Let’s have a little chat: just you and me…..one on one. Do you ever get the feeling that you might end up messing up your kid? It’s ok, it turns out it’s a common feeling. Here’s the bad part. If you are parenting in the ways we are going to discuss today, there is a decent likelihood that you will mess them up. So you might want to stay tuned.
Today we are talking about parenting styles that kids hate. You may be asking yourself, why do I care what style my child likes? Well it’s actually important because you want them to respond well to you. Now you might be thinking that having a parenting style that let’s your child do anything and has no rules is something they would love, but it turns out they don’t.
We covered the 4 major parenting styles in Episode 7. Kids like and thrive on structure, mutual respect, communication, and cooperation. In this video, we are going over some other styles that I’m suggesting you try to avoid:
#1 – Tiger Parenting – This was coined by Amy Chua in her 2011 memoir “Battle Hymn of the Tiger Mother. To be fair, I didn’t read the book but my understanding is that the parenting style puts their children’s academics and careers before anything else. Sure we want our children to do well but you can also push them too hard. Think of a stage mother in Hollywood. As fathers, in addition to academics we may be pushing them in other ways too. Sports, music, or anything else where we think success is the only option. They must advanced more. They must be the best. But driving your child too hard has consequences:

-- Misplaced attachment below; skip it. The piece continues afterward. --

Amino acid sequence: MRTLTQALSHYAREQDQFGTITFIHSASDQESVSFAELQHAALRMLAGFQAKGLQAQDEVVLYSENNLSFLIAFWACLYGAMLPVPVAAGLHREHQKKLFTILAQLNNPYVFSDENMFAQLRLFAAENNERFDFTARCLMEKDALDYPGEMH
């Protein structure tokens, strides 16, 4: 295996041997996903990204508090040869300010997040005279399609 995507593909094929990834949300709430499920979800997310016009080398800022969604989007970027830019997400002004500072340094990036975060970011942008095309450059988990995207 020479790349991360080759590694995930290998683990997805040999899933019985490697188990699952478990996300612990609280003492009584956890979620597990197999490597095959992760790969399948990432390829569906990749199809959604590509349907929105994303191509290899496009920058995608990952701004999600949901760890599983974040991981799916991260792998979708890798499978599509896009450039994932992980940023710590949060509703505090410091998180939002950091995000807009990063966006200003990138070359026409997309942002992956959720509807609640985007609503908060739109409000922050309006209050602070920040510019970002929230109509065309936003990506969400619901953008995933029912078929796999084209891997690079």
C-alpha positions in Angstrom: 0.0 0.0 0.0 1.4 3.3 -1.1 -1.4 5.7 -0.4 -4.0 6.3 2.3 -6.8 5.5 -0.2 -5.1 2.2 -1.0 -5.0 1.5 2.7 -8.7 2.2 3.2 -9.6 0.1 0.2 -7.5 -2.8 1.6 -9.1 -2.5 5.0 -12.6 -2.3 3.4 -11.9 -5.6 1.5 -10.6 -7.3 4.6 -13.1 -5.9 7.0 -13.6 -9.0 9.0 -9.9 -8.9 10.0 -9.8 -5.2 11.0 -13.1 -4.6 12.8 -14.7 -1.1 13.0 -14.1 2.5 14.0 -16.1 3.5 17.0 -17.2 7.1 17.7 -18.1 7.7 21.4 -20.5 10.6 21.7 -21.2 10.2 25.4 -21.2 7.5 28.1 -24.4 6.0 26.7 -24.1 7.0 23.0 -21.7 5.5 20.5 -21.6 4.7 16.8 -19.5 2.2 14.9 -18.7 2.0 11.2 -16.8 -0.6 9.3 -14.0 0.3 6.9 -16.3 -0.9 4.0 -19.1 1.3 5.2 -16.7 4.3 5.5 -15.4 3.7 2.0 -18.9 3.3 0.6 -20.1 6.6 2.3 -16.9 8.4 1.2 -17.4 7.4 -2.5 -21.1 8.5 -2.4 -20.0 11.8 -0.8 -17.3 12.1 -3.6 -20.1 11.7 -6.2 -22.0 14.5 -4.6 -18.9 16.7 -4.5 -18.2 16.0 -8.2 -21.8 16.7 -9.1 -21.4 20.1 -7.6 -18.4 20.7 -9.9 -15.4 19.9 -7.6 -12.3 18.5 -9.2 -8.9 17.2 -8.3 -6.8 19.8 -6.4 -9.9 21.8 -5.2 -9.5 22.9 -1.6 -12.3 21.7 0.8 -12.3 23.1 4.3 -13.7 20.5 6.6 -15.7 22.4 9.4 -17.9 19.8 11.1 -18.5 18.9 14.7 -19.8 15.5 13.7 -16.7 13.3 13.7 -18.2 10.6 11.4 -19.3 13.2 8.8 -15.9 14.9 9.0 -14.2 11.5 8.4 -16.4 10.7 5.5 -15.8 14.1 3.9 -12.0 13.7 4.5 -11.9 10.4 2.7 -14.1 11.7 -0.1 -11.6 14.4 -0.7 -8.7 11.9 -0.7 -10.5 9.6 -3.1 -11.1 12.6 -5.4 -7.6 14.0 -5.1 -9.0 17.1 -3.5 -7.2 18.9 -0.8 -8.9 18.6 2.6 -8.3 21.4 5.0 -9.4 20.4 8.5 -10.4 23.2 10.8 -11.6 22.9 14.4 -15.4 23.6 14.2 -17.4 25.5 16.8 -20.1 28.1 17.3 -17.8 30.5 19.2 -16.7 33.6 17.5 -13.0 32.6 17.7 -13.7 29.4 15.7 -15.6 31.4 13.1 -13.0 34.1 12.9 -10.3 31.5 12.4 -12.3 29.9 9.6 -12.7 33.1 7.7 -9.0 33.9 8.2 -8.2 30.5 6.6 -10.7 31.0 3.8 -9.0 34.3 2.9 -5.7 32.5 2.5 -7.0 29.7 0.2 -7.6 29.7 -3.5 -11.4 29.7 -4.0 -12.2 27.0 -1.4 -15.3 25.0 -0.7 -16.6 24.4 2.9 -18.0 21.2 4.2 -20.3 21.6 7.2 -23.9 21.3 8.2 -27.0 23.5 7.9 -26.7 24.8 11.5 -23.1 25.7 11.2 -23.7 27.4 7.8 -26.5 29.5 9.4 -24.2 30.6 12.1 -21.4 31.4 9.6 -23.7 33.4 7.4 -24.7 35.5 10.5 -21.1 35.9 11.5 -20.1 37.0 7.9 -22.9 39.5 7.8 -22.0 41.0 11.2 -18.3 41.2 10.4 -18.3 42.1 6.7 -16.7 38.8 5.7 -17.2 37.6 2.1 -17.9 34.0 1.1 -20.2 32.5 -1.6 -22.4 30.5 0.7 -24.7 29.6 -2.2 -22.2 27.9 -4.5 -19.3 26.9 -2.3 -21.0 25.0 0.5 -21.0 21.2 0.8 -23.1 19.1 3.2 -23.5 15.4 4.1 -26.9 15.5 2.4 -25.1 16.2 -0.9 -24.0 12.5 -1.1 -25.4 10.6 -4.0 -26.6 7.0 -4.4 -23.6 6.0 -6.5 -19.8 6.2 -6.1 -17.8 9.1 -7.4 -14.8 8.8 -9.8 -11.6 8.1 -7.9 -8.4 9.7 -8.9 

- Can lead to depression
- Cause them anxiety
- Leave them with poor social skills
- Makes them focus on the negative
In many instances, the child is performing for their parent. Whether it’s to obtain the affection of the parent or thinking they need to accomplish something in order for their parent to be proud. You know I asked my 10 year son the other day: Do you think I’m proud of you? He answered “absolutely, of course”. Well guess what: the words “I am proud of you” have never come out of my mouth. Ever. Being proud is unconditional. That is not something they have to earn by achieving. I hope that my kids never have to do something and say “I want to make my dad proud”. I’m proud of them no matter what they accomplish or how they do it.
#2 – Helicopter Parenting – This is the granddaddy of bad parenting styles. The term was actually first used back in 1969 in the book Parents & Teenagers. It basically said that these kind of parents would hover over their teens like a helicopter. This style is hyper focused on their kids safety as well as attempting to guide them through life to feed your own ego. It’s really overparenting.
- You don’t let your child climb on the rocks
- You used your connections to ensure your child was coached by that specific person
- Your child didn’t make the school play so you talk to the head person to re-consider.
- You are 1 step behind your toddler all over the playground, making sure they don’t get hurt.
As your child gets older and you continue to helicopter, it can really have an impact on them. Being faced with challenges and failing is necessary for growing and building resiliency. Sure we don’t like to see our kids struggle but we have to prepare them for the real world. Here are some consequences of helicopter parenting: